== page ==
Aseem Chhabra feels Aarakshan is a result of a muddled script that forgets its purpose half way. Post YOUR reviews here!
Chhagan Bhujbal, Mayawati, Lalu Prasad Yadav, and many other politicians in India should really calm down. Prakash Jha's Aarakshan is definitely not against the current reservation system that benefits India's so-called backward castes. Rather Jha -- in a poor cinematic judgment has made a film which could be referred to as pro-Dalits and other backwards castes.
I wish people would see Aarakshan and instead object to Jha's vision, the execution of his muddled script, which half way through forgets its purpose, and varying degrees of unimpressive performances. Yes, Jha tries to highlight the complicated caste-based reservation system, attempting to look at the situation from all angles. But that is only until the first half of the film.
After intermission, Aarakshan is a completely different film -- essentially an argument against the expensive private tutoring schools, reflected by the very obvious good (represented by Amitabh Bachchan's character Prabhakar Anand) and the equally obvious evil (represented by Manoj Bajpayee's Mithilesh Singh).
Jha -- who takes up social issues and gives a controversial flare to his films, is at his most confused self in presenting Aarakshan to us. Perhaps the issue of caste-based reservation is too complicated and yet has the potential of flaring up (as it has happened before the release of the film) and so he simplifies it in a paint-by-number style until he runs out of ideas.
Aarakshan's politics is not problematic. But it fails to be an issue-based film with a message. It is disappointing and a huge let down if in case the viewer is expecting an engaging conversation and a perspective on India's reservation system.
Bachchan's Anand is an idealist principal (so much like his other bearded principal performance in Mohabattein) of a top private college in Bhopal -- Shankuntala Takaral College, named after its founder, a smiling Hema Malini in giant framed pictures, who is MIA for the past 32 years.
The college is not bound by the Supreme Court mandated reservation system, but Anand is a good intentioned man, who for all the right reasons cares for his students and wants to give them best opportunities. He pays fees for students who are broke, signs bank loans for those in need and believes in the goodness of mankind. But do not call him a casteist, because that will make him very mad!
The mankind in Anand's world is led by Saif Ali Khan's Deepak Kumar, a Dalit, brought up by his mother, who irons people's clothes and Prateik's Sushant Seth, who is from the high caste family, and the son of one of the college's trustees. There is Anand's daughter, Poorbi (Deepika Padukone), who is having a relationship with Deepak, although she does not mind Sushant's occasional friendly flirtations. And there are many, many extras, who -- as in other Jha films, stand facing the camera, equidistant from each, looking serious and giving the depth and weight of support for the film's protagonist, in this case Anand.
Like Jha's previous films there are many other characters -- some developed better than others. But in terms of screen time -- Bajpayee's Singh is only second to Anand. But just as much as Anand is principled and honest, Singh is corrupt, a liar and a cheat. If you cannot tell that from the first time Singh speaks a dialogue, then you just have to look at the awful wig that Bajpayee wears -- jet black hair, with curls falling on one side of his forehead, a small streak of white hair in the middle, very much like what Indira Gandhi must have shown when she initially started graying.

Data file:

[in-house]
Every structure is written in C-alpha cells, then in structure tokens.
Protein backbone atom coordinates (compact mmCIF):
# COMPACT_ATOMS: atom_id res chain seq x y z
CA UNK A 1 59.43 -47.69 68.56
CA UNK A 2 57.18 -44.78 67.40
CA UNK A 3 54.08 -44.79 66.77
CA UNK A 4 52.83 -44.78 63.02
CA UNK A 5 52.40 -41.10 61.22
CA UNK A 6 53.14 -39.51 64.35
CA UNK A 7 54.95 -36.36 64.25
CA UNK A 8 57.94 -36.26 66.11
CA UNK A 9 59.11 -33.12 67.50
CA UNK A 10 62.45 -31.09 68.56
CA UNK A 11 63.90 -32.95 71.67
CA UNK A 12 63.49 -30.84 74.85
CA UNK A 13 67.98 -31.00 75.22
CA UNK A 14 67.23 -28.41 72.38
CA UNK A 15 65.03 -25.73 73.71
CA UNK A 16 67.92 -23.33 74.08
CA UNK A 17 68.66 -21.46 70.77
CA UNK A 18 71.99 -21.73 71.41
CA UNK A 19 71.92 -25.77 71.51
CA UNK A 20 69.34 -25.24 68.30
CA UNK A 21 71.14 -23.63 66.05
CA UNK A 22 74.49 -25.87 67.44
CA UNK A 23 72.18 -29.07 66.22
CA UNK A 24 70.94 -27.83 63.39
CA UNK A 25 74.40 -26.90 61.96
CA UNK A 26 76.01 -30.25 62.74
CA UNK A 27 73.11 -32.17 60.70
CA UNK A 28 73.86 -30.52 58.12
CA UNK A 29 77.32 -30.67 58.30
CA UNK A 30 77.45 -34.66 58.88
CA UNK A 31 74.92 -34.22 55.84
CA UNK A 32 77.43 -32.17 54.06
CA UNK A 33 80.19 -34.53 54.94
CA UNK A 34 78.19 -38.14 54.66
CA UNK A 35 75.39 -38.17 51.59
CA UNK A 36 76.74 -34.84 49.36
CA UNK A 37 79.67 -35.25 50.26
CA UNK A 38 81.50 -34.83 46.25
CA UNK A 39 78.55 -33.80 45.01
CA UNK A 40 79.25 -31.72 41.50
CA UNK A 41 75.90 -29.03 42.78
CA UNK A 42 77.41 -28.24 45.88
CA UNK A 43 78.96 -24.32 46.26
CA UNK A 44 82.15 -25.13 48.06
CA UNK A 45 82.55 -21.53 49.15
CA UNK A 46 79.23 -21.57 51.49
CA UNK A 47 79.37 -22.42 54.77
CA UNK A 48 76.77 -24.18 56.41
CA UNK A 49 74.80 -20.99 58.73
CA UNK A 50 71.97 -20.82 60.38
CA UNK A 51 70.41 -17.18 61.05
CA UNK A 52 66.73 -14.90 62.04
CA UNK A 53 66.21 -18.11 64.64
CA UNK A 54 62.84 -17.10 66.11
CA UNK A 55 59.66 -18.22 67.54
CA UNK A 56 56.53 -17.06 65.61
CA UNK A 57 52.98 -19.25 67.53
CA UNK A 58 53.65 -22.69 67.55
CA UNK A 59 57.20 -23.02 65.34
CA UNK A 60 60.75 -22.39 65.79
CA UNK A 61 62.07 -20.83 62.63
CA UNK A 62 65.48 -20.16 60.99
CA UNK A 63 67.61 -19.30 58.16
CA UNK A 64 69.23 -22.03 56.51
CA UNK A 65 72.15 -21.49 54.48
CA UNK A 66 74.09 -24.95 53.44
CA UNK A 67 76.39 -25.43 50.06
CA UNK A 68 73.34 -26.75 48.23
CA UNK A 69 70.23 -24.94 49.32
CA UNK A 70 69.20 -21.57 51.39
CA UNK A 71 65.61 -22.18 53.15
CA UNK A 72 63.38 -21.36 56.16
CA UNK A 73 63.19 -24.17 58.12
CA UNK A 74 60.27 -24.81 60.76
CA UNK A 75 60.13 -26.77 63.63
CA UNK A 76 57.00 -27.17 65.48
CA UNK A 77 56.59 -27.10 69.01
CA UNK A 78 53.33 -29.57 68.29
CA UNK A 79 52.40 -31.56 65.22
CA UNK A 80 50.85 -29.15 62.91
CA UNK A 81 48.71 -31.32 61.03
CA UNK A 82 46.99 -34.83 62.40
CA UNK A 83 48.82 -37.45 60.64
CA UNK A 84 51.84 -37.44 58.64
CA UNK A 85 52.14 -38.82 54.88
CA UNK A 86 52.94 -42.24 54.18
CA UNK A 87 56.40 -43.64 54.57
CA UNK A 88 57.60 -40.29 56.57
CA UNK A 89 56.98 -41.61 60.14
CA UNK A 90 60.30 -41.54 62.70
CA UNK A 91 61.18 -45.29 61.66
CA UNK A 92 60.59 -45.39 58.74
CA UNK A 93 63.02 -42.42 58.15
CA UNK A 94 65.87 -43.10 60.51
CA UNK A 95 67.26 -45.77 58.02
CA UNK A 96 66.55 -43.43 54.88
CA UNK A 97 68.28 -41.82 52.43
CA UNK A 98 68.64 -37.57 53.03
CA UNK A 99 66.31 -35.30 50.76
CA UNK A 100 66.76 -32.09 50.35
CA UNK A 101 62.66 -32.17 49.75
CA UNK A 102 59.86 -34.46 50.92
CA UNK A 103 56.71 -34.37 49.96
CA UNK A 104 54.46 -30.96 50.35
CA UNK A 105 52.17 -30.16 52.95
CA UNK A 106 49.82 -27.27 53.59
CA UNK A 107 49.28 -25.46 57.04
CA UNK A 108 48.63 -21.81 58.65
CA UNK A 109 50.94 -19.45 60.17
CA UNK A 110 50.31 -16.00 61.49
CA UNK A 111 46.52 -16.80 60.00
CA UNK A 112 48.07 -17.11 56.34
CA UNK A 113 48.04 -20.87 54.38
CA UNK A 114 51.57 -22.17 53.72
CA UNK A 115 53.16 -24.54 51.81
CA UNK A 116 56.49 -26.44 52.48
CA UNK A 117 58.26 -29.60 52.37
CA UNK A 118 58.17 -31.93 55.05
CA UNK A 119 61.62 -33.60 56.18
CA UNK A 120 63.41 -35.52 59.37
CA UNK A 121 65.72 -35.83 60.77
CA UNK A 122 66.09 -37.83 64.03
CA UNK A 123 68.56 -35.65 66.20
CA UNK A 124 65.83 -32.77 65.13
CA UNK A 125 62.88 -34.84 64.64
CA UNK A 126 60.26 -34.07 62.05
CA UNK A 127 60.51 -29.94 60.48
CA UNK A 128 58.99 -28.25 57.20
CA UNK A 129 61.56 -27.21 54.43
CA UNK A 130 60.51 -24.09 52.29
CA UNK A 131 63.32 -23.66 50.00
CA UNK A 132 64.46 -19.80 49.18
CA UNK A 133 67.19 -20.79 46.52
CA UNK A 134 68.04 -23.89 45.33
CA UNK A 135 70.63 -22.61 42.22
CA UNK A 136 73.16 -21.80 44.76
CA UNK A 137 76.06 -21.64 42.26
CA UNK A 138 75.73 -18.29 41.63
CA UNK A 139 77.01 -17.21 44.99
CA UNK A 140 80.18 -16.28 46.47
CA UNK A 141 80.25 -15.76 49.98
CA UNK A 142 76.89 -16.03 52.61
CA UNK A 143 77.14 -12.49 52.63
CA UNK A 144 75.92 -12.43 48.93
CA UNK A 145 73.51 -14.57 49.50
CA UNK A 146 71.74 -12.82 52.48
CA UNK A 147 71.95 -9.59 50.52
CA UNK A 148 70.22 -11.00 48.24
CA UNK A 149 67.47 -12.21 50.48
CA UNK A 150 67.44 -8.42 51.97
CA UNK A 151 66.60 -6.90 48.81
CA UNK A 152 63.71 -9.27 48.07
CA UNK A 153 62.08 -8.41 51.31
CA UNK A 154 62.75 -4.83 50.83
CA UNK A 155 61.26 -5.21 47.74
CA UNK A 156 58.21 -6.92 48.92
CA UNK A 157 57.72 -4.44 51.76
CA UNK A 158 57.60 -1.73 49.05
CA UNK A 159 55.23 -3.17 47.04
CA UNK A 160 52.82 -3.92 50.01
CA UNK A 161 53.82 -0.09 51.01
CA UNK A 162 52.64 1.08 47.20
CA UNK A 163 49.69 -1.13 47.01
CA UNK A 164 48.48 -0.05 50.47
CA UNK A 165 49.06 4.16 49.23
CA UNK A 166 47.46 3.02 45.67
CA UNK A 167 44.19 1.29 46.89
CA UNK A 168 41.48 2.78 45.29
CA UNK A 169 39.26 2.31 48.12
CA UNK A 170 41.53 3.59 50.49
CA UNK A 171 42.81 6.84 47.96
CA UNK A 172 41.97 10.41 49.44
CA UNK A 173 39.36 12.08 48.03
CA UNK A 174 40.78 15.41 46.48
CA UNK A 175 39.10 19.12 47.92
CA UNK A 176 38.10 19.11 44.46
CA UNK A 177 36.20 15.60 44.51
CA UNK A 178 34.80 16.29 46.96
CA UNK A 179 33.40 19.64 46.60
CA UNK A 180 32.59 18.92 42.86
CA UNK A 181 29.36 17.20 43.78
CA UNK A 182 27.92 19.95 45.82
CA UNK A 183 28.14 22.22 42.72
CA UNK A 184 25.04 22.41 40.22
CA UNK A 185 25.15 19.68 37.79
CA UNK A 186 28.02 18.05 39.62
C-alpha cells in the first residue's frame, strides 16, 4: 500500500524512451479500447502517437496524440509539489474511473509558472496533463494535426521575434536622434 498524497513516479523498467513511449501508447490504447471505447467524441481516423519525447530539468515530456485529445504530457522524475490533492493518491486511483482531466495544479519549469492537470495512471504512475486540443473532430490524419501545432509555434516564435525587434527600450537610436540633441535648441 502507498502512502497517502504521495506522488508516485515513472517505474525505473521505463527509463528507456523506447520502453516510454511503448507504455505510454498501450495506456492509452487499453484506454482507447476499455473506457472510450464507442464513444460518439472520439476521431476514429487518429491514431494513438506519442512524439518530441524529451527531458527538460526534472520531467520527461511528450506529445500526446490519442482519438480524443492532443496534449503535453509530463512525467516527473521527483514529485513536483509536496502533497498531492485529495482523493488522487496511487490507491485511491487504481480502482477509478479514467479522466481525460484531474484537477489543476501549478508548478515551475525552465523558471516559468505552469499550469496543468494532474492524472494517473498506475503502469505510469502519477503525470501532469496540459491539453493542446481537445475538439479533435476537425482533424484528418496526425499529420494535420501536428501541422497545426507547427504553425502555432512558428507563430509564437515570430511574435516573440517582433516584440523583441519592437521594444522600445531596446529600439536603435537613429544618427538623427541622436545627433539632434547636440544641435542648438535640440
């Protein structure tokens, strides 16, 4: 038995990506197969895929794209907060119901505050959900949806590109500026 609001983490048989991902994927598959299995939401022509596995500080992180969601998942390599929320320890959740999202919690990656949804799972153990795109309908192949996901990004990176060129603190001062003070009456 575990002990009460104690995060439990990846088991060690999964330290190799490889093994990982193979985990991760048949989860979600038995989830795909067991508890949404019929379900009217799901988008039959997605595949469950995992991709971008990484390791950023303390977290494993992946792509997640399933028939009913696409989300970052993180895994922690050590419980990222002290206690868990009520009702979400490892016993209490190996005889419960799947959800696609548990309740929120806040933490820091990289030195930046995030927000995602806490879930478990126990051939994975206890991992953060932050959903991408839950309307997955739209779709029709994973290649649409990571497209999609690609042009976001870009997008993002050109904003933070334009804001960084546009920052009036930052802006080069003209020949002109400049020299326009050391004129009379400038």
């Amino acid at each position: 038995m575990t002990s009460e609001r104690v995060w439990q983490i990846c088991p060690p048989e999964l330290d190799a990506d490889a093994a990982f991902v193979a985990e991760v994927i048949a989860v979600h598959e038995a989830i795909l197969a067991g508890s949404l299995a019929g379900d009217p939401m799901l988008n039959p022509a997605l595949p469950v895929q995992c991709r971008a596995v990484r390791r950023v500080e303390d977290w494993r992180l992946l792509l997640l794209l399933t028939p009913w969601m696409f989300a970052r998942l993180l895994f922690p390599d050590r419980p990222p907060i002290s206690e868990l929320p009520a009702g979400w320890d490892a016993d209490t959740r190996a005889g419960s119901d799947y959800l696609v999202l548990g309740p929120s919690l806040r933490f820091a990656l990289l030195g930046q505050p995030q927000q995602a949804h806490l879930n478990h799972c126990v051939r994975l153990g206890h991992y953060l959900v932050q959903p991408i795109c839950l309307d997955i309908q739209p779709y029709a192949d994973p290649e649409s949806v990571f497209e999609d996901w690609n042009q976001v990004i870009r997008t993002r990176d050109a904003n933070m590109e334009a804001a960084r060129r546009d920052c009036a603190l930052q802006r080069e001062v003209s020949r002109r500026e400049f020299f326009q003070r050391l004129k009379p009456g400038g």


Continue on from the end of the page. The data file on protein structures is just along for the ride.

Suffice is to say that Anand's principled positions and his support for the reservation system will lead to his downfall -- although temporarily, since it is a Bollywood film where good people always win in the end. He will lose all of his supporters, but they will come back and stand by his side in his good fight, also because it is a Bollywood film. And the mean and evil people will lose in the end -- yes, just because it is a Bollywood film.
A note about the evil people. Jha makes them look like bad caricatures, and they all belong to the upper castes. If only Mayawati, Bhujbal and Yadav would realize this point. These upper caste people are so evil that Jha even has them drink red wine out of proper glasses underlining the message that they are western, unIndian, and debased!
Aarakshan is purely Bachchan's film and the superstar performs ably, never surprising us beyond what he is done before, but keeping us engaged with his deep voice, diction, stern look, and at times caring smile. Khan looks earnest with his moustache. He is almost believable as Kumar, but never strong enough. Padukone looks pretty, but she cannot carry the serious, intense moments. Prateik is a disappointment. The young actor was terrific in Kiran Rao's Dhobi Ghat, but here he shows his limitations and inability to perform a role that requires greater character depth.
And Bajpayee -- one of the finest actors in the Hindi cinema, is over-the-top and plain awful in Aarakshan. The audience will have to wait until Bajpayee's next film -- Bedabrata Pain's Chittagong, to once again see how brilliant an actor he is and can be.
Malini does make a brief appearance at the end of the film. Her gray hair (perhaps a wig) makes her look stunningly beautiful and that certainly is the best moment in the film.
I do not know why Jha made Aarakshan. But I wish a better director would make a film that questions why India's students have to wake up at 5 am to prepare for their examinations. Why is it that every student in Aarakshan takes prep classes -- additional tutorials over and beyond what they learn in schools? There is something seriously wrong with India's education system and Aarakshan unwittingly points to that problem. And that is its only contribution to any debate in India.